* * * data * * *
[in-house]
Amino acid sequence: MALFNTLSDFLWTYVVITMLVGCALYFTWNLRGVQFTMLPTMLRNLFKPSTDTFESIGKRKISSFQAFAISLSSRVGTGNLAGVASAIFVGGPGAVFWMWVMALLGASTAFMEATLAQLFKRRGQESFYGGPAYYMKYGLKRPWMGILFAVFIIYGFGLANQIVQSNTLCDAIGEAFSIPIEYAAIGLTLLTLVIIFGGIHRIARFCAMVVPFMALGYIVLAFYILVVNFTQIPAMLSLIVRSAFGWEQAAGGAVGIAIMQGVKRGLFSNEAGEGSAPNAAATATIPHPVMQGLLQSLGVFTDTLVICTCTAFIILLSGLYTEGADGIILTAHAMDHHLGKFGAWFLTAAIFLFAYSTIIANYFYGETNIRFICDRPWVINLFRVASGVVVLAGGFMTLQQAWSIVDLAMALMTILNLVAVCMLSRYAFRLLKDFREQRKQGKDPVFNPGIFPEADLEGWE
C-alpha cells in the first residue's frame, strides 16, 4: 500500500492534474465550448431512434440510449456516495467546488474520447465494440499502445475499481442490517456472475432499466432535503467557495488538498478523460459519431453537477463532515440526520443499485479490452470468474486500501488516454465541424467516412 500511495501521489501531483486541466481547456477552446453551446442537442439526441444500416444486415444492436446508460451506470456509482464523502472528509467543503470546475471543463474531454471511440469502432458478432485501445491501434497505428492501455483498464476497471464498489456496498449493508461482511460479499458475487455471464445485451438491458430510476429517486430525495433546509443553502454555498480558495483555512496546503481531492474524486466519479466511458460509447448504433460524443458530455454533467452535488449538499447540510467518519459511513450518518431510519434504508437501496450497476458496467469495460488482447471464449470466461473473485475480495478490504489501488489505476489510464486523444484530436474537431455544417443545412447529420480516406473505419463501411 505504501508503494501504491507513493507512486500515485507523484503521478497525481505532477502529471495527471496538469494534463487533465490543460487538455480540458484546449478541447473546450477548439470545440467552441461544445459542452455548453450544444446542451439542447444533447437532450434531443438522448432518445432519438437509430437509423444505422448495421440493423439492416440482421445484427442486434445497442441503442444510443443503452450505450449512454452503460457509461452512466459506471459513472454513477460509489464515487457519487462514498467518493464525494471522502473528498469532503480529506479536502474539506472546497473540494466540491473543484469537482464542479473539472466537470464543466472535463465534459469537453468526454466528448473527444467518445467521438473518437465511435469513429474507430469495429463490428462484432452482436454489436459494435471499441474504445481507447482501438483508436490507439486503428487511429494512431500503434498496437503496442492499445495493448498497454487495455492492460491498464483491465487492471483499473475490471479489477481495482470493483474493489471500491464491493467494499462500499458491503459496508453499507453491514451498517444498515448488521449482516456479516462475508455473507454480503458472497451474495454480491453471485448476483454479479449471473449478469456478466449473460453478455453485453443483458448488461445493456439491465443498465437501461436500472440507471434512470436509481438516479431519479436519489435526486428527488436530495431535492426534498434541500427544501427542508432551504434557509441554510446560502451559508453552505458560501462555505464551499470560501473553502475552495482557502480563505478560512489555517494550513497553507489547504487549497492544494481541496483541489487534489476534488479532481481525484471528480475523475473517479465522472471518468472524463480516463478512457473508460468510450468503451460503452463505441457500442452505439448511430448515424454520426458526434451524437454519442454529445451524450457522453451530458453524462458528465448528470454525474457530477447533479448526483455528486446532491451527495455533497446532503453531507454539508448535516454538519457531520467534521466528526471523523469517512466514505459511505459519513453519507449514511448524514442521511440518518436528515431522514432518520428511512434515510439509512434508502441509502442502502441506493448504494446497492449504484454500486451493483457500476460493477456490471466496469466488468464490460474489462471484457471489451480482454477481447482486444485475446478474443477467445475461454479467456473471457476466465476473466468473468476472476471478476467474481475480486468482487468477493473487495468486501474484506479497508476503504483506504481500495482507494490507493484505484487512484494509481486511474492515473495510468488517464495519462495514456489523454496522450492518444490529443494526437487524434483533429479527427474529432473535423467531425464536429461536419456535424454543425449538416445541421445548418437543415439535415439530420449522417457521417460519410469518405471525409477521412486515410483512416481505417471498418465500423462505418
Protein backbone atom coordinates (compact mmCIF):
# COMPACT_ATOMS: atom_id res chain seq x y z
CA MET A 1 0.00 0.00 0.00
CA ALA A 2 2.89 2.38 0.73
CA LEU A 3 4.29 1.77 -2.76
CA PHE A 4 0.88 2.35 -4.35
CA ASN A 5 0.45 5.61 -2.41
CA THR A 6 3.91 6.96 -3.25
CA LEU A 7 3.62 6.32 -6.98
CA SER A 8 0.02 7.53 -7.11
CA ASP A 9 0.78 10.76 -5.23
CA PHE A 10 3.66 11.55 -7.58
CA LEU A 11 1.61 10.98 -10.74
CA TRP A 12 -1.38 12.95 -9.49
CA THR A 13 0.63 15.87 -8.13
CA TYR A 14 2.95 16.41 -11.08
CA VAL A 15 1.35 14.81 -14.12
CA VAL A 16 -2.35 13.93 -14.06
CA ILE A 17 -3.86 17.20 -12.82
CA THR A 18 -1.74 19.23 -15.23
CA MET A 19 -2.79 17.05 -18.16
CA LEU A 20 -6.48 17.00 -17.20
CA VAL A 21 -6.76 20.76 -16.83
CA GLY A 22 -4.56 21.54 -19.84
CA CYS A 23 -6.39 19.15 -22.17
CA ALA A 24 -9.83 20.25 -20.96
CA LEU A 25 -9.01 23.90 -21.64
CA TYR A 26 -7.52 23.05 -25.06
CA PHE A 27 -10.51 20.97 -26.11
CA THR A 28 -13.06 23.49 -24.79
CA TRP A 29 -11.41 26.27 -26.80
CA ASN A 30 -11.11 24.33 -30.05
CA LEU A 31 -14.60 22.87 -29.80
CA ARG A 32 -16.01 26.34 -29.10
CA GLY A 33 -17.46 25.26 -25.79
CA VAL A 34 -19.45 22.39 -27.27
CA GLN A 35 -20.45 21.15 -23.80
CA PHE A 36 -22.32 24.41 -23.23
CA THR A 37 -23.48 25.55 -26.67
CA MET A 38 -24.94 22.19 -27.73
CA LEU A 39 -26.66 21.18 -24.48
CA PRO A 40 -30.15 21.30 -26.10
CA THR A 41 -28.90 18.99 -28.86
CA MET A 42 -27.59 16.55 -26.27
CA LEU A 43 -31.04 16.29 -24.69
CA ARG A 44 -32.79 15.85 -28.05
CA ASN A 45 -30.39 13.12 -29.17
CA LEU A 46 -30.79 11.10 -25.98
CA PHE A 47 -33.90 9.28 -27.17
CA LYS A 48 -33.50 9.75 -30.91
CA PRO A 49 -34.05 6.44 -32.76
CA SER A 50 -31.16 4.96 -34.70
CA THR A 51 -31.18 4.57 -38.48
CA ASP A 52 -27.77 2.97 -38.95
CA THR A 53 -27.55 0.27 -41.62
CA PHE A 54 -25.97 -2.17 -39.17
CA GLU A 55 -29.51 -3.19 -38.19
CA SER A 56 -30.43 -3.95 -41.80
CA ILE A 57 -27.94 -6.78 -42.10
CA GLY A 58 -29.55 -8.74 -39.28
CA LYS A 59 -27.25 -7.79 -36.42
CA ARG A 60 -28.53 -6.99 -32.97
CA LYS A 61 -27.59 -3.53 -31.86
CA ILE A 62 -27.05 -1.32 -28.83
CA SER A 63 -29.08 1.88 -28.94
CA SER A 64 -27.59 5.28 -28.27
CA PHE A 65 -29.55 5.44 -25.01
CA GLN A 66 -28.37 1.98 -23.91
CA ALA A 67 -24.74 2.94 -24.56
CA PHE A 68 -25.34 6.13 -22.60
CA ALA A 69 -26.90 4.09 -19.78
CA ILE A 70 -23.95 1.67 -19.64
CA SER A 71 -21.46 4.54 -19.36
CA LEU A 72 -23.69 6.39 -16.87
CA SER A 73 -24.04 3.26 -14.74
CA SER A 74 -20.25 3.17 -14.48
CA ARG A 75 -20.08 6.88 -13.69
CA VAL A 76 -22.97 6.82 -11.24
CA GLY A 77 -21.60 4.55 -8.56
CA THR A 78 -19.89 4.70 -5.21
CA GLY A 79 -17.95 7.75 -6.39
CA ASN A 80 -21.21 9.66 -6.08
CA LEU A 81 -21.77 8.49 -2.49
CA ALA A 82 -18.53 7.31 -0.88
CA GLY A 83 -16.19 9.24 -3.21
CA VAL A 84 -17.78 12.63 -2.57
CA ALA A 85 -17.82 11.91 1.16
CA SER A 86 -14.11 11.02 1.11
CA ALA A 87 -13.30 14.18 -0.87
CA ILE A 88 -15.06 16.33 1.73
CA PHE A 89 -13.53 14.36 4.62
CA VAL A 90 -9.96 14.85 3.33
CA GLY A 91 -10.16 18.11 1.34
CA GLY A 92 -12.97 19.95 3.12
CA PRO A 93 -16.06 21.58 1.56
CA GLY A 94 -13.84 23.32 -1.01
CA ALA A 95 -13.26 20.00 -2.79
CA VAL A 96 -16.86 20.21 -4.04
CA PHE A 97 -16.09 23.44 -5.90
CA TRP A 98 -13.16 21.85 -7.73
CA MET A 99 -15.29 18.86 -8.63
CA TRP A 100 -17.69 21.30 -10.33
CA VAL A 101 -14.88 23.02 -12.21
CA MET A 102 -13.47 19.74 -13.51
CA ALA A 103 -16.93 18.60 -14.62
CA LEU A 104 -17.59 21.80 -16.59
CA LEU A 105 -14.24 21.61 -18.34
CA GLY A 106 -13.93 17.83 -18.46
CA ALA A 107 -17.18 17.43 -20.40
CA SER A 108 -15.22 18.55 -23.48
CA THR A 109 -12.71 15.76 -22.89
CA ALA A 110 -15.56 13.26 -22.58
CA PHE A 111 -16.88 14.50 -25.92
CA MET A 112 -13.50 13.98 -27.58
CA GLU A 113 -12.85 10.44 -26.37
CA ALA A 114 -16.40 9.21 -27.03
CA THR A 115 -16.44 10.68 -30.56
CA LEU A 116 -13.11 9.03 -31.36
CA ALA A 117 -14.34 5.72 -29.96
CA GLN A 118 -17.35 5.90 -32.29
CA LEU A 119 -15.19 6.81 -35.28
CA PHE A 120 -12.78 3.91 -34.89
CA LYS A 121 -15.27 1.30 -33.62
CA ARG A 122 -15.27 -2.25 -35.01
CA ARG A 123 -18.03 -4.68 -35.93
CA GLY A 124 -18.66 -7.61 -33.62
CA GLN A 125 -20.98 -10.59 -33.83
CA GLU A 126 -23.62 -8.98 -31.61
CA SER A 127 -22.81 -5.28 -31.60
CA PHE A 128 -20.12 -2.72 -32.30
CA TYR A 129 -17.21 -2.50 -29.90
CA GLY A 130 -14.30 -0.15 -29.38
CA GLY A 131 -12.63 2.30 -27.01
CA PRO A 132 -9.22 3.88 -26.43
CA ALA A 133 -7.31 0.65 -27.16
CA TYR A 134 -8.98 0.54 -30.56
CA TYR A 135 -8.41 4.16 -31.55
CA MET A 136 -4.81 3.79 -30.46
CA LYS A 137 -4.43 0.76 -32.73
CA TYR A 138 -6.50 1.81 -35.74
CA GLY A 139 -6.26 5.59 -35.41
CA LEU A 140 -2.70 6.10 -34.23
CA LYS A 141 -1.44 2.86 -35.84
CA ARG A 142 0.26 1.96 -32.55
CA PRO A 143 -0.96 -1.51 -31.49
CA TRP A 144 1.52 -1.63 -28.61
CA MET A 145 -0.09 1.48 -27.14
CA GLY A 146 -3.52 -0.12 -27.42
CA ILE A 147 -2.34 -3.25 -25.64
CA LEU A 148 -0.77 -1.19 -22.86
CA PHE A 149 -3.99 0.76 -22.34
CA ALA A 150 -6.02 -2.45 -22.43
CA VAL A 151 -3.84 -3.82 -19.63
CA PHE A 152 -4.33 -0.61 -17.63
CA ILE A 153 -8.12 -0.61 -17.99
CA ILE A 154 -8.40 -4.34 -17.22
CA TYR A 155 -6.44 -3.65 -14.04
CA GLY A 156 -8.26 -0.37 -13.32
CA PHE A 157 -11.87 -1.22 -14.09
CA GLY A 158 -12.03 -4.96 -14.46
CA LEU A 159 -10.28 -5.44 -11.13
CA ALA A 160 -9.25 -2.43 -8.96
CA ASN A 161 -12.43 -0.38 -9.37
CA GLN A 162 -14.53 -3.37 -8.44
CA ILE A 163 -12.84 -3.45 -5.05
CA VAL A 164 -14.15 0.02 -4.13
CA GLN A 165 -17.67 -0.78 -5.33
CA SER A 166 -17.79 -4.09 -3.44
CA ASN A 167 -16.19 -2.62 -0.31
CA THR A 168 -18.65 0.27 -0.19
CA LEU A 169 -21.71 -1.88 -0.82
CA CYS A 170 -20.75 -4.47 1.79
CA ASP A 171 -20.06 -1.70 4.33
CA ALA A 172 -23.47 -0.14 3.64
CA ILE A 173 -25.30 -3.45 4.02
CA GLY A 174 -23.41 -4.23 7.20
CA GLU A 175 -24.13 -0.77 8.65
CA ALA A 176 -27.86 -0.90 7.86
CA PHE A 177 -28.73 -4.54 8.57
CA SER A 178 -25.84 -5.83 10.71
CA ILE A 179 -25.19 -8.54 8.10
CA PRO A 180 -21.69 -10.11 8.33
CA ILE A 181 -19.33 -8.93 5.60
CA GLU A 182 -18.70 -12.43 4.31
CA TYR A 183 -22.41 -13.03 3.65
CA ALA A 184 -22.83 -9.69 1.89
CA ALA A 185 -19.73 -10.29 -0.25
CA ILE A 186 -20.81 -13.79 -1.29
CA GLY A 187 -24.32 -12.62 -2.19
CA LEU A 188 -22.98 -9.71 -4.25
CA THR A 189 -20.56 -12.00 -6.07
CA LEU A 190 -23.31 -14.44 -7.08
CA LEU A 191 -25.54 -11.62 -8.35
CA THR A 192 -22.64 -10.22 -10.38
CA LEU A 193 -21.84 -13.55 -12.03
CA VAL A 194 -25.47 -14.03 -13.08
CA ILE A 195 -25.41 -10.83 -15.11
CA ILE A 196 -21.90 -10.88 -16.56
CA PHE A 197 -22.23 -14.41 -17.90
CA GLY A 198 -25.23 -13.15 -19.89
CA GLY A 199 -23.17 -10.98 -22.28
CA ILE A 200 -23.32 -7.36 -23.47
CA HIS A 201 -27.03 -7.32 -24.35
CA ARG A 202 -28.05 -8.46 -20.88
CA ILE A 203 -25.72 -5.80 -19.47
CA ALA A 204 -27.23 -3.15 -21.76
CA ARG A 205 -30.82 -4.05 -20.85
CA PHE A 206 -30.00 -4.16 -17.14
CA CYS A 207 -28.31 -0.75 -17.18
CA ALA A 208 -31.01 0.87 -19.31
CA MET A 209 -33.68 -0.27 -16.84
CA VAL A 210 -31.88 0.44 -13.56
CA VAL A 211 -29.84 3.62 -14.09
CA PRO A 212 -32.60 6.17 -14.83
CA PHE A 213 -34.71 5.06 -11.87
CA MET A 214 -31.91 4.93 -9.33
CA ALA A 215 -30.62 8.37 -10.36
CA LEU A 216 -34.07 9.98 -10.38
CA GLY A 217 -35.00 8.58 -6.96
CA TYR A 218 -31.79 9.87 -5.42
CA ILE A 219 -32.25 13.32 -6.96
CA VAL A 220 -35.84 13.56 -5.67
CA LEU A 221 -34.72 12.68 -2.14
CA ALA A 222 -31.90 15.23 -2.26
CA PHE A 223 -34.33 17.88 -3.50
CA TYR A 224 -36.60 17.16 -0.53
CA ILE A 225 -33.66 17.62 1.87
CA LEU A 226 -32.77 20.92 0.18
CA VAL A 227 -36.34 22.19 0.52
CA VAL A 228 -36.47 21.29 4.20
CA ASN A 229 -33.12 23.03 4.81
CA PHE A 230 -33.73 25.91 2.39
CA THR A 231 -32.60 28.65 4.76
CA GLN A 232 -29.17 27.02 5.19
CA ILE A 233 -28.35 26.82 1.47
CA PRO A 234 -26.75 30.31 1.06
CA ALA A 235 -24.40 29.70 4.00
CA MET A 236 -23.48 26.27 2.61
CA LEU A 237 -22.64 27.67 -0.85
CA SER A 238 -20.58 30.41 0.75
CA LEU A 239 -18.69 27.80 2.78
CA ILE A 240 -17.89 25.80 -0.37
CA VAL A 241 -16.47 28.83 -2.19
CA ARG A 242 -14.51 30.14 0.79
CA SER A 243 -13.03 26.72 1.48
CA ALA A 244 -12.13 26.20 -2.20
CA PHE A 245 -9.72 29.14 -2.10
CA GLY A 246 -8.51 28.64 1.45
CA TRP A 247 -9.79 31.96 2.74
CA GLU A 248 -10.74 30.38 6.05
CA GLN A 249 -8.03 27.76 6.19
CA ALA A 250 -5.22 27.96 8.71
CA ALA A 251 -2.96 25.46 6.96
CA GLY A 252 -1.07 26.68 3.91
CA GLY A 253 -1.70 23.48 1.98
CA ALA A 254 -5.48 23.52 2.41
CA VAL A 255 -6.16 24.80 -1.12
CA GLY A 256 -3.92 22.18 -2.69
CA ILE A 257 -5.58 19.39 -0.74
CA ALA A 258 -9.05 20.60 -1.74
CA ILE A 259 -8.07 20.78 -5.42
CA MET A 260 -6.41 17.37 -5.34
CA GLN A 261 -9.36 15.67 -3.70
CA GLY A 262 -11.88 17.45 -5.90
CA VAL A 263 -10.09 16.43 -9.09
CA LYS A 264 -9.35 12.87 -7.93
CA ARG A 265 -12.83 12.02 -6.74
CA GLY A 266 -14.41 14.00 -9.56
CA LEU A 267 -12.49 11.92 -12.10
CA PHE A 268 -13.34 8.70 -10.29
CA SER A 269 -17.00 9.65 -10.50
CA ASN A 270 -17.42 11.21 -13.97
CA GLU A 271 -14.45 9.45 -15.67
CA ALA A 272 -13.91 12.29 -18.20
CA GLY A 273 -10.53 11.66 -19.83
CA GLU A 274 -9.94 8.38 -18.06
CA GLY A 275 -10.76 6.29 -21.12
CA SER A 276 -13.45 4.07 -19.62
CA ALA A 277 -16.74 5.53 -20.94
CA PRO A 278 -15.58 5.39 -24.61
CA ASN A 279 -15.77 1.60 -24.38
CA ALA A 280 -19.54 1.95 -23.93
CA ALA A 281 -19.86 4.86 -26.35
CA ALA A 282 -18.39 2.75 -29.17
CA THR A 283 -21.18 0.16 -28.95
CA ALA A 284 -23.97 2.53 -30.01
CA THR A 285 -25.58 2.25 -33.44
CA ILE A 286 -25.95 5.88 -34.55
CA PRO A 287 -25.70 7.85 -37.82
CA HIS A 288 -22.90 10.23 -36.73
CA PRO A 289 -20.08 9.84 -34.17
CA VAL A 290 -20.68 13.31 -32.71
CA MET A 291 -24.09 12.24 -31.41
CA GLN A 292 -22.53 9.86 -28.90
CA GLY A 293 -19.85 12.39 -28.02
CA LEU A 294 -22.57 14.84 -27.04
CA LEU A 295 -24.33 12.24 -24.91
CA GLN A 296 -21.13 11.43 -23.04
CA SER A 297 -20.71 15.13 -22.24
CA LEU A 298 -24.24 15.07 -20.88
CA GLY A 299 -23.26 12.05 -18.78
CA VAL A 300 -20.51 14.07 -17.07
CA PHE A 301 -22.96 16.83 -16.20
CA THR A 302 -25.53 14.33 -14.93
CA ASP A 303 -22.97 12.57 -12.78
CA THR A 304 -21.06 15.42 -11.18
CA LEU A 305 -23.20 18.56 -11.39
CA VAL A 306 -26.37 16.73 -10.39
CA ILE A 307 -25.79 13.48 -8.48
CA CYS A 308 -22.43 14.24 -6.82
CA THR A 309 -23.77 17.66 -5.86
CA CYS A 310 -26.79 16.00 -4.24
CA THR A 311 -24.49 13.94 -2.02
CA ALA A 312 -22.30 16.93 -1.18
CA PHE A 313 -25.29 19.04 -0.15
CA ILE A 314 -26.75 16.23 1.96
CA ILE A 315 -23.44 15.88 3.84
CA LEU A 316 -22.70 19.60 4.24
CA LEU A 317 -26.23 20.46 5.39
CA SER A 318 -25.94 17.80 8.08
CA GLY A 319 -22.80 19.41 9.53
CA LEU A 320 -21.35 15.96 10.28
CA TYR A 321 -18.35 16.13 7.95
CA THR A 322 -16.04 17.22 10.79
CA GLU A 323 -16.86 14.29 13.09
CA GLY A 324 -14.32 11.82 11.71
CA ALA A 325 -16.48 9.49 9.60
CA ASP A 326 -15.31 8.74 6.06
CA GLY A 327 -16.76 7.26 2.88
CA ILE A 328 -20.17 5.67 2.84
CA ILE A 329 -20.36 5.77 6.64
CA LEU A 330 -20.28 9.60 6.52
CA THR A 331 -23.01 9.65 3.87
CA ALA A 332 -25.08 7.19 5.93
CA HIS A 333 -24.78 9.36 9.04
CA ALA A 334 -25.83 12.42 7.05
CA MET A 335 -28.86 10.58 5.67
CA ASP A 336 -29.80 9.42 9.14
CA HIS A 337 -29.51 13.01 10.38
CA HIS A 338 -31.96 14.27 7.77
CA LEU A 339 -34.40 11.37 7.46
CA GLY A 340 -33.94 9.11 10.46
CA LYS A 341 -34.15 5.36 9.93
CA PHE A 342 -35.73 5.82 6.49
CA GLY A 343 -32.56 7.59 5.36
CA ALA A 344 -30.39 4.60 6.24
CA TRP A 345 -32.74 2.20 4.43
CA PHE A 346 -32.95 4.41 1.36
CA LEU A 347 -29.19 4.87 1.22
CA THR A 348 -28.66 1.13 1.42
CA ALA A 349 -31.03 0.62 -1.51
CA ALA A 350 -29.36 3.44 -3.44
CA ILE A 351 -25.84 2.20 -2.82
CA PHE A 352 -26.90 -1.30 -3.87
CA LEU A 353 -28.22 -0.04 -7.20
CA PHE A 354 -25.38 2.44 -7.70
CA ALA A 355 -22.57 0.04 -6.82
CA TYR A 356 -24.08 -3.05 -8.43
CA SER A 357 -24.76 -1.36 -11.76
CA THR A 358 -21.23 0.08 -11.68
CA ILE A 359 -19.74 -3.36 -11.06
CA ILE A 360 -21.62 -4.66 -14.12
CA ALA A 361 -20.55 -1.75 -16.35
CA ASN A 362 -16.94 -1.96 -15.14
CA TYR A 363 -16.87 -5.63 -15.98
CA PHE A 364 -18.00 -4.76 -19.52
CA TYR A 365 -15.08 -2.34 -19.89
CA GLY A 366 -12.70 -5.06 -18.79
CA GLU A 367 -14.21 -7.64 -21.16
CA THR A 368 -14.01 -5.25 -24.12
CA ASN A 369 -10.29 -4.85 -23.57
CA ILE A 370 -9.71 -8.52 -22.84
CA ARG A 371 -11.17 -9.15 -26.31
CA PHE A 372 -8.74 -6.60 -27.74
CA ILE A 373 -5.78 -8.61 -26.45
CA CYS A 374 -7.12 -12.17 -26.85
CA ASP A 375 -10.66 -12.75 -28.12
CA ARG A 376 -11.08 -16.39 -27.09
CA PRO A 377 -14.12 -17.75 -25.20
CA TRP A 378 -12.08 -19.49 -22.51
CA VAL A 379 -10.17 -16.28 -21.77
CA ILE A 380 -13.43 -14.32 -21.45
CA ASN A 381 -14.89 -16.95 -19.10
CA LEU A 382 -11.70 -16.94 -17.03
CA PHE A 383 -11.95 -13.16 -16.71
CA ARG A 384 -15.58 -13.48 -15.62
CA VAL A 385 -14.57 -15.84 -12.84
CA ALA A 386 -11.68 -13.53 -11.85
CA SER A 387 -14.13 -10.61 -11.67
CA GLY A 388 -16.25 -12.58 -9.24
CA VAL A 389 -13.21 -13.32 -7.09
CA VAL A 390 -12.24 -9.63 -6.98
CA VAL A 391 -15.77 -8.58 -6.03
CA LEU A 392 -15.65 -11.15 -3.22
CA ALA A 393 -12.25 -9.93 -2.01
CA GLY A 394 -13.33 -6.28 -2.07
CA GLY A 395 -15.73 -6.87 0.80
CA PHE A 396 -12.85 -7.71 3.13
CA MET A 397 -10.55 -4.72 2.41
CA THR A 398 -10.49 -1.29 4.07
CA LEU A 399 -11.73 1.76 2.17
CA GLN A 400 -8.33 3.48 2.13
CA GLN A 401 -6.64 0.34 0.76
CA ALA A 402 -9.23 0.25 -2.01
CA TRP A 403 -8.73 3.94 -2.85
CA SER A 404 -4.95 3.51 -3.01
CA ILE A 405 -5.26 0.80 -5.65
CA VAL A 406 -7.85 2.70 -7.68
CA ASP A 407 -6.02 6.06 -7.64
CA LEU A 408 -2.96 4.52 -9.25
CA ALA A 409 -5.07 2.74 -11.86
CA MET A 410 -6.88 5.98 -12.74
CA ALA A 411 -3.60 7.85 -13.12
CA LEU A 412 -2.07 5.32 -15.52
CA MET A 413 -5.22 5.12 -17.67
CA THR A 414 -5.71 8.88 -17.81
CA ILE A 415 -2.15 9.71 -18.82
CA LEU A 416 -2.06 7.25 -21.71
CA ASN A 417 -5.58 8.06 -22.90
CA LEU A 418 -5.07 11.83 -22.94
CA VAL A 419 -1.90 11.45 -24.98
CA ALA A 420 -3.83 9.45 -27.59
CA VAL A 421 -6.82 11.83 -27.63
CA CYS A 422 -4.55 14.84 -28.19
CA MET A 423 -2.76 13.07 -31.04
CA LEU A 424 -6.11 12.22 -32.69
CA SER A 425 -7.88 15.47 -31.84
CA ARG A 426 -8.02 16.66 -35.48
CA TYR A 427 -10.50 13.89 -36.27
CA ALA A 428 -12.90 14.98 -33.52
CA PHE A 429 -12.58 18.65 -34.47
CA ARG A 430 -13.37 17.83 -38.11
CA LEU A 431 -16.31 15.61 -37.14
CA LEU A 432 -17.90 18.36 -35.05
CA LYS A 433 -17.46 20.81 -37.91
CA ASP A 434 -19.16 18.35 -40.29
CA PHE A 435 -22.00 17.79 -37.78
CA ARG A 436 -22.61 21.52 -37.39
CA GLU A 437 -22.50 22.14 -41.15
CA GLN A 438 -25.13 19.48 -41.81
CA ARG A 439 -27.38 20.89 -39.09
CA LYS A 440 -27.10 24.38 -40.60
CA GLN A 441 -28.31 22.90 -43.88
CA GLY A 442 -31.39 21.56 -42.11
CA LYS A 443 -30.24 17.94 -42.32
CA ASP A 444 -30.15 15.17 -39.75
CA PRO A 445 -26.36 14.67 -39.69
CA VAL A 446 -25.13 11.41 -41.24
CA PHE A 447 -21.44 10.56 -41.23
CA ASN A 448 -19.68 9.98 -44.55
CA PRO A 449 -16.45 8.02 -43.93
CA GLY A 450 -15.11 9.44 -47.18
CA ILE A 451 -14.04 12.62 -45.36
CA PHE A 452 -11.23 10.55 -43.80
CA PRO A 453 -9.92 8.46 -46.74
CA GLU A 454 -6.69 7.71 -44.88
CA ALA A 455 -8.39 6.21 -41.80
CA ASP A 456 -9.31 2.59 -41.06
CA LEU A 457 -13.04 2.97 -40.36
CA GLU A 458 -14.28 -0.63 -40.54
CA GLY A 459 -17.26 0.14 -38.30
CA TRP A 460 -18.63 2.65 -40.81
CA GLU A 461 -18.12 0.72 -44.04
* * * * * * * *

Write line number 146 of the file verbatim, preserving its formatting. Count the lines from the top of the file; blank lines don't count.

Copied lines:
CA LYS A 141 -1.44 2.86 -35.84